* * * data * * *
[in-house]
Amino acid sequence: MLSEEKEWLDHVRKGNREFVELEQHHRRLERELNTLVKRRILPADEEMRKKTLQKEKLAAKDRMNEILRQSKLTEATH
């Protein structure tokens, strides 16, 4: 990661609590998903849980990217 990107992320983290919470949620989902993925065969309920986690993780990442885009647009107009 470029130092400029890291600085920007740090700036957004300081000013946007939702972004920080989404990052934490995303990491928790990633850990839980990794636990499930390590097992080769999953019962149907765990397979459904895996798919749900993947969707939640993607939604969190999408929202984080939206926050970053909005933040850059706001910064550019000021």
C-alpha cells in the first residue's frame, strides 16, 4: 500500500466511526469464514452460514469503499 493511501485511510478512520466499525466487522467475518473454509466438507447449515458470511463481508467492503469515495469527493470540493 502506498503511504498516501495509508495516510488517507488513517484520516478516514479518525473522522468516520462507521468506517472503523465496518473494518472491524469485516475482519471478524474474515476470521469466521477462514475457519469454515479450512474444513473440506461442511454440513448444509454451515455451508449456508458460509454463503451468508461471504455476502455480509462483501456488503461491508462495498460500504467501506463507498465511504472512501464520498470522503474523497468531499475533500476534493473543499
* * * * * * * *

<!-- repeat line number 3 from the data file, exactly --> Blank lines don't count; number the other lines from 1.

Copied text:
């Protein structure tokens, strides 16, 4: 990661609590998903849980990217 990107992320983290919470949620989902993925065969309920986690993780990442885009647009107009 470029130092400029890291600085920007740090700036957004300081000013946007939702972004920080989404990052934490995303990491928790990633850990839980990794636990499930390590097992080769999953019962149907765990397979459904895996798919749900993947969707939640993607939604969190999408929202984080939206926050970053909005933040850059706001910064550019000021």